Small Size, Big Harm

December 5, 2014

Did you know that an asbestos fiber is 700 times smaller than a human hair? The mineral known as asbestos is made up of fibers so tiny that 80,000 fibers would fit onto a single grain of rice. Yet, pound for pound, asbestos is stronger than steel.

This sturdy, virtually indestructible fiber, once inhaled into your lungs, cannot easily be broken down, destroyed or removed by the body’s natural defenses. When asbestos is inhaled, its barb-shaped points burrow deep into your lungs, where the fibers can fester for years, decades even, and can eventually lead to deadly diseases such as lung cancer and mesothelioma.

Have you worked in an environment where asbestos products were used?

Many building materials and heat-resistant fabrics were made with asbestos fibers from the 1940s through the 1970s. While the end product, such as acoustic ceiling tile, decorative plaster or ironing board covers, might not be harmful to look at or even to touch, cutting, sanding, scraping or crushing asbestos products releases the fibers into the air – and that is where the danger lies.

Individual asbestos fibers are so small that they cannot be seen with the naked eye. Due to their microscopic size, asbestos fibers can remain airborne for days, until they eventually settle into the soil – or into your carpet or clothes. When asbestos is crushed, it does not make ordinary dust. Asbestos breaks into tiny fibers that are too small to see, feel or taste.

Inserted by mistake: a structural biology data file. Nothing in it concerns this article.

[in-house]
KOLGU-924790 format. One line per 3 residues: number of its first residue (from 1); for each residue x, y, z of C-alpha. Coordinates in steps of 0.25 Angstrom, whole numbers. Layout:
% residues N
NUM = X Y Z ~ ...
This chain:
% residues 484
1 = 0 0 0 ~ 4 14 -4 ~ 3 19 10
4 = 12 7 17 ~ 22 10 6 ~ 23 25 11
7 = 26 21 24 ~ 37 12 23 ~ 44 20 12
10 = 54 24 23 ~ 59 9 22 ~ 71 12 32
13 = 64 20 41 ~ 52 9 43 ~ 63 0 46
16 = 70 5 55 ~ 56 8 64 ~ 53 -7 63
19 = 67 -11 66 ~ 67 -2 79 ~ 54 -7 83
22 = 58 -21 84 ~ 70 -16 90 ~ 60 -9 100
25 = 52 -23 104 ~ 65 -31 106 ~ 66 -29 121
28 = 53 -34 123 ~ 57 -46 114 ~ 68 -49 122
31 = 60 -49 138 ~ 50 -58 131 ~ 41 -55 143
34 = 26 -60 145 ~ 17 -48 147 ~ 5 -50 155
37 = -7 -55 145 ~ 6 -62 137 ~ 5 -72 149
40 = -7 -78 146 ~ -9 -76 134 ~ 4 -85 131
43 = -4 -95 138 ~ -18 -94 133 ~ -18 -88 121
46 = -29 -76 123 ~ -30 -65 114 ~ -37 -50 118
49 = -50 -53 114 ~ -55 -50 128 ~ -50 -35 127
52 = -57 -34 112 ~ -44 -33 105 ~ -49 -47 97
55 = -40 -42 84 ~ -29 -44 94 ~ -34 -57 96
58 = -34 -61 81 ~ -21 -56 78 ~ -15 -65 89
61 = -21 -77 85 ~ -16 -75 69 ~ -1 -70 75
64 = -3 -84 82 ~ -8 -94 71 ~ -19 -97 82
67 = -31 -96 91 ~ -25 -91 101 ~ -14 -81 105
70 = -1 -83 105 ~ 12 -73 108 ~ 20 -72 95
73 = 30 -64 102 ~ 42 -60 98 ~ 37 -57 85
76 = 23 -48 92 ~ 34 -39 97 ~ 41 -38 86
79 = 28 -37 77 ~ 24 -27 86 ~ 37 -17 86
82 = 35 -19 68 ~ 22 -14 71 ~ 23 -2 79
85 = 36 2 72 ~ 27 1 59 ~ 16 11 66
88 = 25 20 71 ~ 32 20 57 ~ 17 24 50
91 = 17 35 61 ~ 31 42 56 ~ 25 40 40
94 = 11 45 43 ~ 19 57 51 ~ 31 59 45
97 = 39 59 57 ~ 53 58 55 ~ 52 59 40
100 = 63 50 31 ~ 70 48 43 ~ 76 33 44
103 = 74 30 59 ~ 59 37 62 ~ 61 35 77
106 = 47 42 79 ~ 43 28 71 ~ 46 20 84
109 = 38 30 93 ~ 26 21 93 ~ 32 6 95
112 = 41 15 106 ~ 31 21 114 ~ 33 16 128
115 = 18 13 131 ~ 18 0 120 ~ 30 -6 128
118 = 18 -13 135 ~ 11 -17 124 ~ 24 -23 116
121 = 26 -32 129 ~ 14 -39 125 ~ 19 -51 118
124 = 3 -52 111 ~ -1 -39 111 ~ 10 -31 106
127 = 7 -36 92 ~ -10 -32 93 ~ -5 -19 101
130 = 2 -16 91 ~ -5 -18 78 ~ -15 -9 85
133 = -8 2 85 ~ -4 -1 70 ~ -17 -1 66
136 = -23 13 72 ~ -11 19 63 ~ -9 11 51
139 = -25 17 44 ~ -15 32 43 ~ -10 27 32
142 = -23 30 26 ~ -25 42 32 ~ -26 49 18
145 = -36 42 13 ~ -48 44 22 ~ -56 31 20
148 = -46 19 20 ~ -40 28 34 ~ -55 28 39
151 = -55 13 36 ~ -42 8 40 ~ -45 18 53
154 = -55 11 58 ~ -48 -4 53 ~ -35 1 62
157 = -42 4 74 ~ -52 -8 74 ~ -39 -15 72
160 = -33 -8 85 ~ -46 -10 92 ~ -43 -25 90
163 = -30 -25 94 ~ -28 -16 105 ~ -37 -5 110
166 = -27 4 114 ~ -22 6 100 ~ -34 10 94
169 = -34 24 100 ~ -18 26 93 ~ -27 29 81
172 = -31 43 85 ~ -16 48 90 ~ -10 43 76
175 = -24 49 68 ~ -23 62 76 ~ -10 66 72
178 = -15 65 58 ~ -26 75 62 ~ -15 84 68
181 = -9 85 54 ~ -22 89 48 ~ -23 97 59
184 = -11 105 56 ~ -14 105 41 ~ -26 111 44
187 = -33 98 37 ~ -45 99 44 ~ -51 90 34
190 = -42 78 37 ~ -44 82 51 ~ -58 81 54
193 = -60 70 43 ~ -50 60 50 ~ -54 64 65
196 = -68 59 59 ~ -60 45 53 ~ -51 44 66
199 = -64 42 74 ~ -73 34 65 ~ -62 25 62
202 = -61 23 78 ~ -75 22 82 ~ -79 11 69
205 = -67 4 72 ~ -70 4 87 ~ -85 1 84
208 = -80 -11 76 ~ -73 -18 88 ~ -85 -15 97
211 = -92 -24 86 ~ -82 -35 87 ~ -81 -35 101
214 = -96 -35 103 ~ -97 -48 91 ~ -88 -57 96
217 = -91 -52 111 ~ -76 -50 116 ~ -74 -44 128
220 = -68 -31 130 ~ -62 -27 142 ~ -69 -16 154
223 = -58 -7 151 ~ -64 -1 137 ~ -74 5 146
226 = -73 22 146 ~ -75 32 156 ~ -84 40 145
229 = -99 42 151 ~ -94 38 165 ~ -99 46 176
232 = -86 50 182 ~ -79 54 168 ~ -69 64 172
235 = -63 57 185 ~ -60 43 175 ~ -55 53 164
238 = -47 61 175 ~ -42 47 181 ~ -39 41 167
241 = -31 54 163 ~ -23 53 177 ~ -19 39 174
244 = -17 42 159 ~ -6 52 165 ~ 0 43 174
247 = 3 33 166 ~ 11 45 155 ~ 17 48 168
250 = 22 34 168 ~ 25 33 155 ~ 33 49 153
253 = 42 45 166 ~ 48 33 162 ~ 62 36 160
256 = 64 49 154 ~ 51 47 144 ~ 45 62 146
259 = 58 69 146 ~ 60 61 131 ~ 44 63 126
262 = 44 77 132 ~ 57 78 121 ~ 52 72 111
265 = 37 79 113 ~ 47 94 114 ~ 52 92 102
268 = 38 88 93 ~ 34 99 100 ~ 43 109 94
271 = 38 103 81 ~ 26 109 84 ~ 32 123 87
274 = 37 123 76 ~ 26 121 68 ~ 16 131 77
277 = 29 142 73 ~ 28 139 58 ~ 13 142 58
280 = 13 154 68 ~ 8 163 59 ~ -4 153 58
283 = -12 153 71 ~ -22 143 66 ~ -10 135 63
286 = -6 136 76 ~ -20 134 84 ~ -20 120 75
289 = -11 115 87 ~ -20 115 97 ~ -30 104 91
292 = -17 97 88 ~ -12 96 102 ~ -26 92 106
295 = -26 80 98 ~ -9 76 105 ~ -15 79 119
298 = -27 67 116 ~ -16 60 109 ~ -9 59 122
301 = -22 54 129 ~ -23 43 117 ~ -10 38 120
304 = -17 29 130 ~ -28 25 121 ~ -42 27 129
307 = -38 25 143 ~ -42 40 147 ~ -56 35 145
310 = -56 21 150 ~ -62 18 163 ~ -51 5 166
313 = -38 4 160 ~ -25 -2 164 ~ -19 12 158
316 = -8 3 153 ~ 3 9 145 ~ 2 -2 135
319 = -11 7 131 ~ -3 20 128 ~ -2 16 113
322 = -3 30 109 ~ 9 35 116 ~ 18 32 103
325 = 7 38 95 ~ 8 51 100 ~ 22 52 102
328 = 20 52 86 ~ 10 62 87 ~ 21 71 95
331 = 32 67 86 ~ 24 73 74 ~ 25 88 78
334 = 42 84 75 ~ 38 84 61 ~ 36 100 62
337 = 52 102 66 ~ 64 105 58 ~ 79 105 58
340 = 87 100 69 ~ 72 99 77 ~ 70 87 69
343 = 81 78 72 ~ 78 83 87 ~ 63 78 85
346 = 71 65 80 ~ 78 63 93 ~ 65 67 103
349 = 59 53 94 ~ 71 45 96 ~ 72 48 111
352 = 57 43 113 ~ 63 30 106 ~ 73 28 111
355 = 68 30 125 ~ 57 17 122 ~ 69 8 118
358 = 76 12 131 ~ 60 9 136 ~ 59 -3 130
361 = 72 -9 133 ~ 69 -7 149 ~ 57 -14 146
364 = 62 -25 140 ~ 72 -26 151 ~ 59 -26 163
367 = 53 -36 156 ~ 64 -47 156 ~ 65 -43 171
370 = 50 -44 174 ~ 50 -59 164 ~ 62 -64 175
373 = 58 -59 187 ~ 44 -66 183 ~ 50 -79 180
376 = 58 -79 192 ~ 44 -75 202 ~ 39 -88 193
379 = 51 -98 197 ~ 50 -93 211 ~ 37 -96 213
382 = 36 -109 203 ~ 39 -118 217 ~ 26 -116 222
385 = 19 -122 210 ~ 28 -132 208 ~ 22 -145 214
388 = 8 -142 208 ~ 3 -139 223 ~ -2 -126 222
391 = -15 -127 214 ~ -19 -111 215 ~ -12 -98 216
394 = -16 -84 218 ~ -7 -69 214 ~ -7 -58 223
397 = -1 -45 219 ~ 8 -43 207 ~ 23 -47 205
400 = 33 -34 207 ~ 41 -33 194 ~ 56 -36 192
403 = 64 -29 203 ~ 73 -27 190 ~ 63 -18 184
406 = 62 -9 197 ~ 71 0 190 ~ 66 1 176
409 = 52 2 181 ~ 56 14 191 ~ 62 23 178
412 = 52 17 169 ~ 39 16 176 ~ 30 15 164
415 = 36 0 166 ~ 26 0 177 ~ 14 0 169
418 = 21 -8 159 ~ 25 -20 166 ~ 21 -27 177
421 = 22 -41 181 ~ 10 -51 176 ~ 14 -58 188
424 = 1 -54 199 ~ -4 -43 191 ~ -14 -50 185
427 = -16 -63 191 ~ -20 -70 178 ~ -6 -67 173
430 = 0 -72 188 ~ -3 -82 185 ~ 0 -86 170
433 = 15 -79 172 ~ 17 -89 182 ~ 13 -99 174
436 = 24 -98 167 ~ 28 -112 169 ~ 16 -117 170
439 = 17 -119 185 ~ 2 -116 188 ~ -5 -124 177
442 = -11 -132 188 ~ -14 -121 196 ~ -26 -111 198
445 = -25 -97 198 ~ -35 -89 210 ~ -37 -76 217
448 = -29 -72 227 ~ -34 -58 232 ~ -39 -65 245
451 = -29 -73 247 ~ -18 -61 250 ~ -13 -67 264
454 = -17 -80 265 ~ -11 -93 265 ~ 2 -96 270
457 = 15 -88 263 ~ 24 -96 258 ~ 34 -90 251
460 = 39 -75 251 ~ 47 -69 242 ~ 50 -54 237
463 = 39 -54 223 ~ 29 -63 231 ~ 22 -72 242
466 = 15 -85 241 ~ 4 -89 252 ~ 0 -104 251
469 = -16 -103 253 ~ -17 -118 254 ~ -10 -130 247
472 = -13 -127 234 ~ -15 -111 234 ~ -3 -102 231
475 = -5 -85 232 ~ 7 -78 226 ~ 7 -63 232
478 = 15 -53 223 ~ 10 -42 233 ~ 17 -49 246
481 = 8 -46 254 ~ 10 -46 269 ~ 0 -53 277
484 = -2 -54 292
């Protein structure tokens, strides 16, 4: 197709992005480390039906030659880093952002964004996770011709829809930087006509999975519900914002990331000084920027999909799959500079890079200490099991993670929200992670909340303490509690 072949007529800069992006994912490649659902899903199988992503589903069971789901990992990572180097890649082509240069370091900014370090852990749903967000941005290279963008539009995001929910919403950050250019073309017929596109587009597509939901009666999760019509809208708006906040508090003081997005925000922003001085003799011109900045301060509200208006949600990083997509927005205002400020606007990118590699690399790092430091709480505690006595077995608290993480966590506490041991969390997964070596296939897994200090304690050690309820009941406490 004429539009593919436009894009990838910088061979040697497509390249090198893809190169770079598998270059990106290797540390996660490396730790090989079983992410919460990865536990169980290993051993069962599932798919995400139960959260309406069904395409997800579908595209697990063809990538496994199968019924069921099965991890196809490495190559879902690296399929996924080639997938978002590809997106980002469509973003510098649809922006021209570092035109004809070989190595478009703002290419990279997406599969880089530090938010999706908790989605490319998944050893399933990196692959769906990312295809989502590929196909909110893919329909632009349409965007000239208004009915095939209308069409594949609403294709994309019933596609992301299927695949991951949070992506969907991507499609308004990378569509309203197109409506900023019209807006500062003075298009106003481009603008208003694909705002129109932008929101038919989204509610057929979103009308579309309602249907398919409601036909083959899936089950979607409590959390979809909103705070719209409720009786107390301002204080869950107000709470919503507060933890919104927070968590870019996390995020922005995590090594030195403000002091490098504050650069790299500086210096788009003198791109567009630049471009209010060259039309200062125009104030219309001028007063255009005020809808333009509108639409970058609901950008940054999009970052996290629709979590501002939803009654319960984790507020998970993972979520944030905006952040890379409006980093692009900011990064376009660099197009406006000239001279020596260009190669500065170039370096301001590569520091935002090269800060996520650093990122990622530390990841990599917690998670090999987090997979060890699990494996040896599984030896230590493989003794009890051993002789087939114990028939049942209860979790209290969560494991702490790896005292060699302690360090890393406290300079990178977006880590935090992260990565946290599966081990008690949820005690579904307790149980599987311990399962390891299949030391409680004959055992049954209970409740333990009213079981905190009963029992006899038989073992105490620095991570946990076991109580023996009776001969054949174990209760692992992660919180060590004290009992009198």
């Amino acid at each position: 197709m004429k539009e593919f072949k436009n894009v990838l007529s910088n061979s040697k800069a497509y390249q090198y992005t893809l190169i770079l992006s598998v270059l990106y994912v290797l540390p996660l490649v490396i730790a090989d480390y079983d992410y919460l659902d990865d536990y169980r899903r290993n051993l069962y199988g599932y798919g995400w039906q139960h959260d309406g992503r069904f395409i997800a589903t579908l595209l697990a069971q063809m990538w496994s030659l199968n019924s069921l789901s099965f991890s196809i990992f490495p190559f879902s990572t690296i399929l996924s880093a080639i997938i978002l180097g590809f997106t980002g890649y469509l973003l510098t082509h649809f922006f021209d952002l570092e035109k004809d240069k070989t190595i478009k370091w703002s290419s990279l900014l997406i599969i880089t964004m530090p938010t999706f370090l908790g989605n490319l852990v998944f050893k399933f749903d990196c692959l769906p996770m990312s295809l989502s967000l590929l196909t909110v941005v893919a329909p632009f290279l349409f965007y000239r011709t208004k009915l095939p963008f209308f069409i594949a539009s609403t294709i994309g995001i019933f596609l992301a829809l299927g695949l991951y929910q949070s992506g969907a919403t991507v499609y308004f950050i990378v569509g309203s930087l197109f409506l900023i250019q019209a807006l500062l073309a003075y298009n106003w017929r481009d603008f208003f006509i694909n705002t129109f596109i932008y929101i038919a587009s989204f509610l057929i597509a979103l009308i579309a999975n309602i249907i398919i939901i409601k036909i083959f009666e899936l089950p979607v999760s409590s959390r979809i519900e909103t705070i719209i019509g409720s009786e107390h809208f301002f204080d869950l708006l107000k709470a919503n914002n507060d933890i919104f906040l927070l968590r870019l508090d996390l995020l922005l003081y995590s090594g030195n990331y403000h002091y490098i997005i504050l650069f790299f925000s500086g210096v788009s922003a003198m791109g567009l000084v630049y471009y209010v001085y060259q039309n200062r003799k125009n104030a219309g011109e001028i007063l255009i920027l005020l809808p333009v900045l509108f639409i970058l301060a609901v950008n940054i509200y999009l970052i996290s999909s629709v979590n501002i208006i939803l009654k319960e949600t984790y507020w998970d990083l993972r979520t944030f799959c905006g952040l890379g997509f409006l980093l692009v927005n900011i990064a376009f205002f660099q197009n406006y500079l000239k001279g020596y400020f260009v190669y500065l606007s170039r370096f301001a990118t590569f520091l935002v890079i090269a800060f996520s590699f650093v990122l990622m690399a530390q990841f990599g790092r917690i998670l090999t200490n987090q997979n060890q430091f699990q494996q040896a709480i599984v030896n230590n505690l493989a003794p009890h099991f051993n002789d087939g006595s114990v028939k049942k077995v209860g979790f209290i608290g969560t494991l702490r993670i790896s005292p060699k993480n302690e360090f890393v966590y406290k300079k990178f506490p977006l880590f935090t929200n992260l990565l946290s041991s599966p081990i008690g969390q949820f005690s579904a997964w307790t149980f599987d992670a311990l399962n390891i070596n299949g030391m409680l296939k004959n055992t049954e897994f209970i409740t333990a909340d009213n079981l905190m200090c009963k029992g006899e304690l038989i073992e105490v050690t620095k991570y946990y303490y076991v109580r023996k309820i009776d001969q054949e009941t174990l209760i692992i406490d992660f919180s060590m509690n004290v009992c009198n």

Did your father work in construction?

Did he come home covered in construction dust every day? If you helped shake out your dad’s dusty clothes before putting them in the washing machine, you might have breathed those microscopic fibers into your lungs.

No amount of asbestos inhalation or ingestion is considered safe. Any product containing greater than one percent of asbestos is considered to be “asbestos-containing” and therefore dangerous if disturbed by cutting, sanding or being broken apart.

Asbestos disease is considered to be “dose-related”, meaning that the more asbestos fibers you breathe in, the more likely you are to get sick. However, one asbestos disease different. In mesothelioma, a very small or limited exposure to asbestos fibers can cause this aggressive and fatal cancer of the lining of the lung, abdomen or heart.

Amazingly, asbestos is still not banned in the United States. Products can still be purchased which contain this deadly, microscopic fiber. You can join Baron & Budd in the fight to increase asbestos awareness.

If you or a loved one has been diagnosed with mesothelioma, contact Baron & Budd for a free and completely private consultation. Don’t let its tiny size fool you. Asbestos fiber is a giant problem and a deadly killer. Its use must be stopped.